Far-UVC’s Game-Changing Impact on Indoor Air Quality

A Bright Light in the Fight Against Airborne Diseases

As researchers race against time to combat the current pandemic, a transformative innovation shines bright, both literally and figuratively. The latest findings on far-UVC light may revolutionize our approach to purifying indoor air, ensuring spaces that were once considered hazardous are rendered as safe as the great outdoors.

A Paradigm Shift in Air Quality

In a recent collaborative study by scientists at Columbia University Vagelos College of Physicians and Surgeons and their counterparts in the U.K., far-UVC light demonstrated astonishing efficacy. This new ultraviolet light variant, when turned on, diminished indoor airborne microbes by over 98% in under five minutes. Even with a constant influx of microbes into the room, these levels remained exceptionally low.

David Brenner, PhD, director of the Center for Radiological Research at Columbia University and a co-author of the study, aptly summarized its implications, stating, “Far-UVC rapidly reduces the amount of active microbes in the indoor air to almost zero, making indoor air essentially as safe as outdoor air.”

Shedding New Light on Far-UVC

For decades, the scientific community acknowledged UVC light’s potency in eradicating microbes. However, the direct application of conventional germicidal UVC in occupied spaces was infeasible due to its potential harm to skin and eyes. Enter far-UVC light, Columbia University’s proposed solution from about ten years ago. This variant, characterized by a shorter wavelength than its germicidal counterpart, doesn’t infiltrate skin or eye cells, sidestepping the safety concerns.

Further solidifying its safety credentials, David Brenner’s lab at Columbia University’s Center for Radiological Research conducted studies that revealed far-UVC light caused no damage in a 3D model of human skin. Additionally, hairless mice subjected to far-UVC light for extended periods displayed no signs of skin damage, highlighting its potential for safe indoor use.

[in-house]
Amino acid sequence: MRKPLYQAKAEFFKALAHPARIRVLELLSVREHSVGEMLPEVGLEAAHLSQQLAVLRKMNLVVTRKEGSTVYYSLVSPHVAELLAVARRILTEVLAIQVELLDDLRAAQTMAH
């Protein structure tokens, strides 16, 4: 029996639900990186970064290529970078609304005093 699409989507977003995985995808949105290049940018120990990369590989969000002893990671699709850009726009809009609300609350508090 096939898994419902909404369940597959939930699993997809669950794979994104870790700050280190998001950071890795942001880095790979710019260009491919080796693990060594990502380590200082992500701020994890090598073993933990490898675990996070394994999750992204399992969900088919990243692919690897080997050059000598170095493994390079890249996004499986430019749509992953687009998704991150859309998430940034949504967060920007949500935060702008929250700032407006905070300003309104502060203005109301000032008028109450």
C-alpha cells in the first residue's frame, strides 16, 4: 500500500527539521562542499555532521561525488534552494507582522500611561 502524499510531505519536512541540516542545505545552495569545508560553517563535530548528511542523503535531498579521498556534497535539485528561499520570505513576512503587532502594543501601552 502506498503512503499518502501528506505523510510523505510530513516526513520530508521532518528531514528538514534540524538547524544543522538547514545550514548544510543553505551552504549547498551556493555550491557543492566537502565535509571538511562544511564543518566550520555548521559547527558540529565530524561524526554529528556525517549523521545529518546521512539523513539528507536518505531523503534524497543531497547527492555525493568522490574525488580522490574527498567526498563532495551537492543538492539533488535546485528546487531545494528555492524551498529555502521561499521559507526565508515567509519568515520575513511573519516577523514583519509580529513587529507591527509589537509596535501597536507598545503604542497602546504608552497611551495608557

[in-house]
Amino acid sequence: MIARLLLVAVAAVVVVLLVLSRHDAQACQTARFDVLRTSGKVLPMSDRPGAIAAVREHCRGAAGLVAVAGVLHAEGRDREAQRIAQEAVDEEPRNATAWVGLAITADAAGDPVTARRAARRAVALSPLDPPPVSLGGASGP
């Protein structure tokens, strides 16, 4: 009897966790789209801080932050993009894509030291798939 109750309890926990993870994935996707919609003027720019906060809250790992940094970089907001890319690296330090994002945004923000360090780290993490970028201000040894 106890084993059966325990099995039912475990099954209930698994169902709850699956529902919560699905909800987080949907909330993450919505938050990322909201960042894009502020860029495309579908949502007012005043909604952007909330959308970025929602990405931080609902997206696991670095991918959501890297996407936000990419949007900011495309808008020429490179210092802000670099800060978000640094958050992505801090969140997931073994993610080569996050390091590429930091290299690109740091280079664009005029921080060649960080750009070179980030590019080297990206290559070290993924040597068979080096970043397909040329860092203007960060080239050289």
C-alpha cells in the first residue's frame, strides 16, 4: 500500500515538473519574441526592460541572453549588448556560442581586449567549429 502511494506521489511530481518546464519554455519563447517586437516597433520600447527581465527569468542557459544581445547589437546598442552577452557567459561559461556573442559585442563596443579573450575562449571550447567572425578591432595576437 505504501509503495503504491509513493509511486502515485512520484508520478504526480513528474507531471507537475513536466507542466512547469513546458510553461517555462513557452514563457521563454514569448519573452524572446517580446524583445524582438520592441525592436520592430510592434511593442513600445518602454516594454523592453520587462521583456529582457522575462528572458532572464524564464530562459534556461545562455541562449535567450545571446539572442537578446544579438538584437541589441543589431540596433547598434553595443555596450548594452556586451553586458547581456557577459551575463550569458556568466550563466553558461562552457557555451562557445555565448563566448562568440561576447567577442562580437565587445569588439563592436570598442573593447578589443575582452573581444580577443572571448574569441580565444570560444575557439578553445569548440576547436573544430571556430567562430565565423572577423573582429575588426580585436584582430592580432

The Real-World Efficacy of Far-UVC

While previous research primarily utilized small experimental chambers to assess far-UVC’s effectiveness, this study went a step further, emulating real-world conditions. Collaborating with institutions such as the University of St. Andrews, University of Dundee, and University of Leeds, the team tested far-UVC in a room-sized chamber, mimicking a standard home or office’s ventilation.

The results were nothing short of revolutionary. The lamps neutralized over 98% of airborne microbes within five minutes, maintaining low levels throughout the test. Remarkably, the far-UVC lamps facilitated an equivalent of 184 air exchanges per hour, dwarfing the 5 to 20 typically achieved through other disinfection methods.

Future-Proofing Indoor Spaces

With its proven capability to neutralize the COVID virus, its variants, and other pathogens, far-UVC light stands out as a dynamic tool for mitigating indoor disease transmission. David Brenner adds, “It will be equally good at inactivating all future COVID variants, as well as new infectious viruses that have yet to emerge.”

Moreover, due to ultraviolet light’s mechanism in eradicating microbes, the risk of pathogens developing resistance, as seen with some vaccines and treatments, is nullified.


As societies globally prioritize health and well-being, tools that ensure safety, especially in shared indoor spaces, become invaluable. Far-UVC light, with its astounding efficacy and safety, represents hope, ushering in a new era of indoor air quality that could be pivotal in thwarting future pandemics.

The full study, “Far-UVC (222 nm) efficiently inactivates an airborne pathogen in a room-sized chamber,” was published in Scientific Reports on March 23. Readers interested in the detailed research can access the journal for a comprehensive review.  Far-UVC (222 nm) efficiently inactivates an airborne pathogen in a room-sized chamber

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